Intersectionality theory (Crenshaw, 1991) accounts for the diverse social realities that individuals face depending on the mix of cards they hold. An abled cis-women of colour will face different stereotypes than a disabled white cis-woman. Therefore, there is much to gain from looking at the whole set of cards women hold and the psychological, social and economic implications of these on their lives rather than analysing the respective consequences for the different dimensions such as class, race, gender, or sexuality separately. Looking at individuals’ social identity as a whole can help us identify the underlying norms, such as thinking about women as cis-gendered, White and able.
We tend to talk about race inequality as separate from inequality based on gender, class, sexuality or immigrant status. What’s often missing is how some people are subject to all of these, and the experience is not just the sum of its parts.
Privilege and why it matters
The social group memberships we hold are organised in a social power hierarchy (Social Dominance Theory, Sidanius & Pratto, 1999). Depending on our social identity, we belong to some categories associated with a high-power status, whereas other group memberships deny us access to certain spheres. Acknowledging our privileges is critical to include the marginalised in our effort for social justice.
By identifying similarities and differences between experienced social realities, we could overcome the idea of separate movements and account for all women in the fight against patriarchy (Cole, 2009).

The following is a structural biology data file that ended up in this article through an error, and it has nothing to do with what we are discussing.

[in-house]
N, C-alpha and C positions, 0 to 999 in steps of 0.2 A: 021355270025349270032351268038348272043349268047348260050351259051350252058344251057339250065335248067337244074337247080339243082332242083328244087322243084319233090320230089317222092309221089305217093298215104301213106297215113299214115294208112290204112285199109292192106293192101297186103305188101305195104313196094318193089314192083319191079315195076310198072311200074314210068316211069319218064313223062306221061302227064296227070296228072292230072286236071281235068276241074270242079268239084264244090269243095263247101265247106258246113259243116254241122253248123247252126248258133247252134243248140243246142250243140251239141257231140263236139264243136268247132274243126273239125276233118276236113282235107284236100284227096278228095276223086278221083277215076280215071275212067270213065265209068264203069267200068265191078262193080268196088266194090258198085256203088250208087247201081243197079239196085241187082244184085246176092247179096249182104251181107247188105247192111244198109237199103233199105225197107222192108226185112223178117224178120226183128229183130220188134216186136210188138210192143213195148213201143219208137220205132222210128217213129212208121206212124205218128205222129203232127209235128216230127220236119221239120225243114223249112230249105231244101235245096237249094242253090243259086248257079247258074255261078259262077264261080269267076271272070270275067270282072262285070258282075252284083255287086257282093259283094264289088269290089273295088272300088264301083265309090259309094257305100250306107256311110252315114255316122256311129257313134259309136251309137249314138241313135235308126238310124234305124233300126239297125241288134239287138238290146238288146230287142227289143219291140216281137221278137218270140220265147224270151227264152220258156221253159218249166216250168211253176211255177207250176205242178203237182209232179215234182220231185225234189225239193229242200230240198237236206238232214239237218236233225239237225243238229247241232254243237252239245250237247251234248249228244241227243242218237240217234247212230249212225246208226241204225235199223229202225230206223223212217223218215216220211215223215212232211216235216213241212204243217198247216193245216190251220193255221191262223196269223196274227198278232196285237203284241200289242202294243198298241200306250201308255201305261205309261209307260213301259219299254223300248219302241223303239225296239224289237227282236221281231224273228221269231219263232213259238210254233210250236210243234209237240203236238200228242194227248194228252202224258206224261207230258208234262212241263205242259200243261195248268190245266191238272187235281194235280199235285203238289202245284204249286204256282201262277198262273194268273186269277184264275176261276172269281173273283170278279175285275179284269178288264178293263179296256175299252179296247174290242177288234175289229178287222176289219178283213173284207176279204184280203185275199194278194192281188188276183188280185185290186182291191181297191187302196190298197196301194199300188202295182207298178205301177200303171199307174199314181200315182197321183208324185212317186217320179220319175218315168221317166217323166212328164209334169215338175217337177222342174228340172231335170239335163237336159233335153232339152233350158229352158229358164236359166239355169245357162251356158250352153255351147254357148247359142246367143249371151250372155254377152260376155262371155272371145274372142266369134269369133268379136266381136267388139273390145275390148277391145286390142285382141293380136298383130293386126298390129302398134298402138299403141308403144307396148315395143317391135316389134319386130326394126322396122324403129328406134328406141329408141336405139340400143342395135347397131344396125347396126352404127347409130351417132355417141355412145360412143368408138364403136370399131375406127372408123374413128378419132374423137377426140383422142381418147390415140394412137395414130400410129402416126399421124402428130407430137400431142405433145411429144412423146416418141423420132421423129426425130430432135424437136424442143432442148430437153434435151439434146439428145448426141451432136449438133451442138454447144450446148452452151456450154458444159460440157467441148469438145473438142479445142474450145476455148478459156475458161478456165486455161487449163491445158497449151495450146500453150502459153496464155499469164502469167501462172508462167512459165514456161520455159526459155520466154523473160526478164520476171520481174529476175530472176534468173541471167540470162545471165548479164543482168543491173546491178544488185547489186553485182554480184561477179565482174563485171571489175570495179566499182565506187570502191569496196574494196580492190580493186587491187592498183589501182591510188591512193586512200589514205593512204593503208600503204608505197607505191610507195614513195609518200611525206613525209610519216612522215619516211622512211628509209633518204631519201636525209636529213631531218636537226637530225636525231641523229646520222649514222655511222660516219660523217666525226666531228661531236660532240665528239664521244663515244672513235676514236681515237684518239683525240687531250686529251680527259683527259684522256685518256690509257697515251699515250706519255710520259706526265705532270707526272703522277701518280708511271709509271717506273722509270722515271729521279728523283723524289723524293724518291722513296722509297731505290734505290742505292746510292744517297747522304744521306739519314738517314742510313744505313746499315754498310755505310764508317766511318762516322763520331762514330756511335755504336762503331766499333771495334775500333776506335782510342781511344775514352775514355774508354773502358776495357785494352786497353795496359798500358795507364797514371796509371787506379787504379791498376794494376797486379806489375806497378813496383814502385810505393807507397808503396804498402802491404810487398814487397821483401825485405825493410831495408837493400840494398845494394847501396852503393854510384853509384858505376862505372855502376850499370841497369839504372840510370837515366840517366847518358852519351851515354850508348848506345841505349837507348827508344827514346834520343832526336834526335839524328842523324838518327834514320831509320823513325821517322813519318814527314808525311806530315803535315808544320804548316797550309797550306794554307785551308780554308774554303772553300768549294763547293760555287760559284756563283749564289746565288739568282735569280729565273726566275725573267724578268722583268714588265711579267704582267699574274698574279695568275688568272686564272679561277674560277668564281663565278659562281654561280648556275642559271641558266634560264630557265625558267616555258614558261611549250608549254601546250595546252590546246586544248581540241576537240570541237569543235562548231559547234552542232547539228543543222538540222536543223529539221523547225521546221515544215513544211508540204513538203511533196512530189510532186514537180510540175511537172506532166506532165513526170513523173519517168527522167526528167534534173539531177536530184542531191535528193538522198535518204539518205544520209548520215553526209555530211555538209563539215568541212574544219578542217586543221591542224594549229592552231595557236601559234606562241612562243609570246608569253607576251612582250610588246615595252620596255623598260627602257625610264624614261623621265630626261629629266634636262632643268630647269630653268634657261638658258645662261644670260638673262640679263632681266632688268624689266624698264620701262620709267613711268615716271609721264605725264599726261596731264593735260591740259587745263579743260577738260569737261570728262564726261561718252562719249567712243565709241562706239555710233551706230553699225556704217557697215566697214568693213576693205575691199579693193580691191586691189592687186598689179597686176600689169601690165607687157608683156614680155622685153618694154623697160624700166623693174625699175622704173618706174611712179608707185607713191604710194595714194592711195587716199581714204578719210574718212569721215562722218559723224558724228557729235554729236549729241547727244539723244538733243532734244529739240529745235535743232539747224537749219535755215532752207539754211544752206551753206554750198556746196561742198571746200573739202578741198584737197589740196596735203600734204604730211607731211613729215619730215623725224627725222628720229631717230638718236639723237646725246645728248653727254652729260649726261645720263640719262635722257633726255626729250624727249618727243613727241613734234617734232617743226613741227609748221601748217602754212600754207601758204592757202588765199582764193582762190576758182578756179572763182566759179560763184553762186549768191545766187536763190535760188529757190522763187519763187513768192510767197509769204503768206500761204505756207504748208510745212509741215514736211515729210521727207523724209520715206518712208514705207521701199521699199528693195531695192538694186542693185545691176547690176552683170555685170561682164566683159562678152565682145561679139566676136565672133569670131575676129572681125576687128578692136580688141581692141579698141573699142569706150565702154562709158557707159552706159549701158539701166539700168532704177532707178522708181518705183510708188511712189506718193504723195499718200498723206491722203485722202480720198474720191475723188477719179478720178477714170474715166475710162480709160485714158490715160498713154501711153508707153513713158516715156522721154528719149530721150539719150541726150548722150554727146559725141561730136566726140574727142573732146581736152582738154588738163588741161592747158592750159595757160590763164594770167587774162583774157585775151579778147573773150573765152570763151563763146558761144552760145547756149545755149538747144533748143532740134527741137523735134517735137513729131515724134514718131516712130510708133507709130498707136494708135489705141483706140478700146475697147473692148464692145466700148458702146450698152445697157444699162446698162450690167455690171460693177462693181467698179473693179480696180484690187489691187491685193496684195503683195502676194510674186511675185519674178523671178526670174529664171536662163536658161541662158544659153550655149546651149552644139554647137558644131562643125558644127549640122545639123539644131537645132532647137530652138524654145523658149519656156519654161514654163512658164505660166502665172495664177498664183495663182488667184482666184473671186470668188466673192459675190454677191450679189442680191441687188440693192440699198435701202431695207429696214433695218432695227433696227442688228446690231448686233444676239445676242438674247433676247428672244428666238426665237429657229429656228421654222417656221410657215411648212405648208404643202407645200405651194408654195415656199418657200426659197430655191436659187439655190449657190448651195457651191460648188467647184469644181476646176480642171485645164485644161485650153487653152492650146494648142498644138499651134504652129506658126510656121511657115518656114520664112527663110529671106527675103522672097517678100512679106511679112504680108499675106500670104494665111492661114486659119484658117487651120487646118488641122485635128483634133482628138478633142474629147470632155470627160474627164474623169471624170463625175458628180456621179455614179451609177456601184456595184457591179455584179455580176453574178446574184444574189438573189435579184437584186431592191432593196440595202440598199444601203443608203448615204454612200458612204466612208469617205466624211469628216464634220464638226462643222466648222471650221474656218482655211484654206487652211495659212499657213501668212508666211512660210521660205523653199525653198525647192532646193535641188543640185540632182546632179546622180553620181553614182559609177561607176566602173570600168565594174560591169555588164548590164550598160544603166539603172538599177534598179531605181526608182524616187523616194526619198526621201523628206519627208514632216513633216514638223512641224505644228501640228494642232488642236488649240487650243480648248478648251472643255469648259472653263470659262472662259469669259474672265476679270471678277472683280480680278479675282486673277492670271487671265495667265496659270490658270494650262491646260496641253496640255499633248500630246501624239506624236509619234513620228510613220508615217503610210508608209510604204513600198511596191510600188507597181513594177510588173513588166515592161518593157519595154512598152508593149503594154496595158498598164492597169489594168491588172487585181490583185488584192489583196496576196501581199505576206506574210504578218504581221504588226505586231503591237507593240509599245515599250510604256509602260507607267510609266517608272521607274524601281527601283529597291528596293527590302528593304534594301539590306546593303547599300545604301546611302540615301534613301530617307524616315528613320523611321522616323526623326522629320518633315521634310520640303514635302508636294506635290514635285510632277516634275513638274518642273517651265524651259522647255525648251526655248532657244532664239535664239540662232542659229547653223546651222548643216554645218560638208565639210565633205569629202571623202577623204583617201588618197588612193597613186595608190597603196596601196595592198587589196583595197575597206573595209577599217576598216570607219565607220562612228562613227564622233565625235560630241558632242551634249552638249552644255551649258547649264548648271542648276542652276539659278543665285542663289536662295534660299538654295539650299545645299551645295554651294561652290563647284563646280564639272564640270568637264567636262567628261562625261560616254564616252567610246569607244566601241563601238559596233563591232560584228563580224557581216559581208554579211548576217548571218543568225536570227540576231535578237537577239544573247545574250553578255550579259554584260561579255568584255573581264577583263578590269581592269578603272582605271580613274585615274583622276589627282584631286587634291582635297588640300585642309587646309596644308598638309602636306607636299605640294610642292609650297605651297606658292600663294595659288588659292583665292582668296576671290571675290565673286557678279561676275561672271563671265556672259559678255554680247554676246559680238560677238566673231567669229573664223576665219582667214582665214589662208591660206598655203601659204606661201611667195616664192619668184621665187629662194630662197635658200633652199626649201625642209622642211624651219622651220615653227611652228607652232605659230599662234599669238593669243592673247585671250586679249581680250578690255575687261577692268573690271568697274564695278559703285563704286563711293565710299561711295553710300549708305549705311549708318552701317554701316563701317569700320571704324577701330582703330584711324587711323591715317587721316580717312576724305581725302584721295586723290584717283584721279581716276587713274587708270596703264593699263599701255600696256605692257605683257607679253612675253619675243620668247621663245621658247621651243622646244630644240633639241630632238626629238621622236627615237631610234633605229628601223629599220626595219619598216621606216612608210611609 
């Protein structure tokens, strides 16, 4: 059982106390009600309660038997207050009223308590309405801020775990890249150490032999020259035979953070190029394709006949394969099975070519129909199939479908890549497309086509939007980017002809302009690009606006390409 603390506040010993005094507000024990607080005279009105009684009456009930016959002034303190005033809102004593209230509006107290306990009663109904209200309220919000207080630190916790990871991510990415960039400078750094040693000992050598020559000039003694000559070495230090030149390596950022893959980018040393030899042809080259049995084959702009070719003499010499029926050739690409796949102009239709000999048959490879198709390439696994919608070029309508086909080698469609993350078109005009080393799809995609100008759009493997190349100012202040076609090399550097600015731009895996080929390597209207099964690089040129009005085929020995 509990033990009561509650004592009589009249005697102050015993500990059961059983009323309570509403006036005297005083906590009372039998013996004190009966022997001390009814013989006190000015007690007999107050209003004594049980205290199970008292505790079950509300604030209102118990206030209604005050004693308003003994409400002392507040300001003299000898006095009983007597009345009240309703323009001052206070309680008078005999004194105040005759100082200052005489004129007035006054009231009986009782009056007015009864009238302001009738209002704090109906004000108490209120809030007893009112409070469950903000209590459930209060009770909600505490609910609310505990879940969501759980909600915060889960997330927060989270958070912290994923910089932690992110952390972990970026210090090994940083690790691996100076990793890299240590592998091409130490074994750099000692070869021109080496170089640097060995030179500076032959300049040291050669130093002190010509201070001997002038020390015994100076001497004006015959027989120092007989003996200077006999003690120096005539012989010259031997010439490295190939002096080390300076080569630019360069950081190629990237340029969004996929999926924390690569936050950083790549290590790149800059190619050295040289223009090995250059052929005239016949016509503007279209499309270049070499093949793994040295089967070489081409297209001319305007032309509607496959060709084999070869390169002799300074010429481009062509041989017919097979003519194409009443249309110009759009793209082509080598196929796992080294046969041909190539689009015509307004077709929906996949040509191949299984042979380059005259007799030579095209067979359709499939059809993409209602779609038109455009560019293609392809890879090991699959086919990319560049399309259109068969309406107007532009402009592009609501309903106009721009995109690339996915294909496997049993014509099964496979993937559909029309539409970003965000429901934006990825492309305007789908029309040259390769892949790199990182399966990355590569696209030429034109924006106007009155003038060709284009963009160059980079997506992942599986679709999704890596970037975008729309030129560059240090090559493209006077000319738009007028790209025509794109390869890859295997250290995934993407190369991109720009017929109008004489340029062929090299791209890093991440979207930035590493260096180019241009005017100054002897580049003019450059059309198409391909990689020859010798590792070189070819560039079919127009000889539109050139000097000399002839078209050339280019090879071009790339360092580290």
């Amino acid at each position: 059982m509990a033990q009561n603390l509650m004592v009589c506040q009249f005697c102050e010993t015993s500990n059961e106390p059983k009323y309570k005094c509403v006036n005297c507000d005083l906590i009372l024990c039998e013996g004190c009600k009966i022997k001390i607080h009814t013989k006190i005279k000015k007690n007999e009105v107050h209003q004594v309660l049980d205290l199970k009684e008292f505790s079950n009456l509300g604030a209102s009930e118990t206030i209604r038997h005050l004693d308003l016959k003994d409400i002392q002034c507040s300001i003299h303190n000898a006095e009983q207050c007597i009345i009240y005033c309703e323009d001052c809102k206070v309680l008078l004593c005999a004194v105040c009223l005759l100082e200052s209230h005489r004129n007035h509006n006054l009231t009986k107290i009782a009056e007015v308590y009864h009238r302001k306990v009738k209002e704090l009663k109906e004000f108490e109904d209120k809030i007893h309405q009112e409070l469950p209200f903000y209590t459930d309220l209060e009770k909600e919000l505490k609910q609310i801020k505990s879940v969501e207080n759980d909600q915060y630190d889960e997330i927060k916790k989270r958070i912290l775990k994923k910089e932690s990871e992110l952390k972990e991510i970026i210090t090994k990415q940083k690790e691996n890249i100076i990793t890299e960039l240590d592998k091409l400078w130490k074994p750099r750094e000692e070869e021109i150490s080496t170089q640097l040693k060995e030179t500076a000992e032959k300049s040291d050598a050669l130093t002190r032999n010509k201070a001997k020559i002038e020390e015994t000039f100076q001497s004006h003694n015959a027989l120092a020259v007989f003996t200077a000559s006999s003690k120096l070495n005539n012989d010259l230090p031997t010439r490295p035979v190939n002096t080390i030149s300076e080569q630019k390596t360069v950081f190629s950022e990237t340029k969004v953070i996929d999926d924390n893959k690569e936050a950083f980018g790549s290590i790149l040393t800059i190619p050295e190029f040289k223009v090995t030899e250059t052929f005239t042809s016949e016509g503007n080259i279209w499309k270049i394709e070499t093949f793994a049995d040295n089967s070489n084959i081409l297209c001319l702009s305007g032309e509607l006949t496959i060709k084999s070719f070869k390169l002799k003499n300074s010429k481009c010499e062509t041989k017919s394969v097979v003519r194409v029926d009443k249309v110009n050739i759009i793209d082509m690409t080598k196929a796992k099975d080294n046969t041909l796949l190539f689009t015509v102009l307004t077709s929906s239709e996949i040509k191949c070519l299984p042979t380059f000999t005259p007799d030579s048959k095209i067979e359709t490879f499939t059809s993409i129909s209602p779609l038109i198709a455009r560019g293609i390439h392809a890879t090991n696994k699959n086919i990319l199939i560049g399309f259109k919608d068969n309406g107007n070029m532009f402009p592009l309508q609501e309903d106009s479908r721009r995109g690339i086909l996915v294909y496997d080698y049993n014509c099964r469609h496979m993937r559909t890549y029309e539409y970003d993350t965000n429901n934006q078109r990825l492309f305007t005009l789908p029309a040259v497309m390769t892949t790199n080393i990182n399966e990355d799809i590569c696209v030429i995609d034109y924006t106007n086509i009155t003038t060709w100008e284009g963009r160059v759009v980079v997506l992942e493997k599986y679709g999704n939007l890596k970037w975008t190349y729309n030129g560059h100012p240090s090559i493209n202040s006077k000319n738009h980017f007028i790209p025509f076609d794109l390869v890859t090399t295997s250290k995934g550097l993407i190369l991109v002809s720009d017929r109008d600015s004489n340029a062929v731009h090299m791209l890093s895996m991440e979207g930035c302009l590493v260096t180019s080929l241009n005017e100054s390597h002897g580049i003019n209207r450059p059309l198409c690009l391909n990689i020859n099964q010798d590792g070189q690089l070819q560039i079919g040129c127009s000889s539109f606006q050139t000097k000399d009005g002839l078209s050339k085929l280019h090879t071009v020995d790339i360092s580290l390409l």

Power dynamics are complex, and we all find ourselves in different positions. While we have misogyny, racialised discrimination, transphobia, ableism and poverty to deal with, we cannot afford to try and tackle the patriarchal social order by only accounting for one of these dimensions. As Audre Lorde put it: “I am not free while any woman is unfree, even when her shackles are very different from mine.”
- The views expressed in the post are of the authors and not of the Department of Psychological and Behavioural Science or London School of Economics and Political Science
- This post was written as part of a series for this blog for International Women’s Day 2021. More about IWD can be found at https://www.internationalwomensday.com/
Cole, E. R. (2009). Intersectionality and research in psychology. American Psychologist, 64(3), 170–180. https://doi.org/10.1037/a0014564
Crenshaw, K. (1991). Mapping the Margins: Intersectionality, Identity Politics, and Violence against Women of Color. Stanford Law Review, 43.
Period Products (Free Provision) (Scotland) Bill, 04/2019. https://www.parliament.scot/parliamentarybusiness/CurrentCommittees/112914.aspx
Sidanius, J., & Pratto, F. (1999). Social dominance: An intergroup theory of social hierarchy and oppression. Cambridge University Press.
Tajfel, H., & Turner, J. C. (1979). An integrative theory of intergroup conflict. In W. G. Austin & S. Worchel (Eds.), The social psychology of intergroup relations (pp. 33–47). Brooks/Cole.
Turner, J. C., Hogg, M. A., Oakes, P. J., Reicher, S. D., & Wetherell, M. S. (1987). Rediscovering the social group: A self-categorization theory. Basil Blackwell.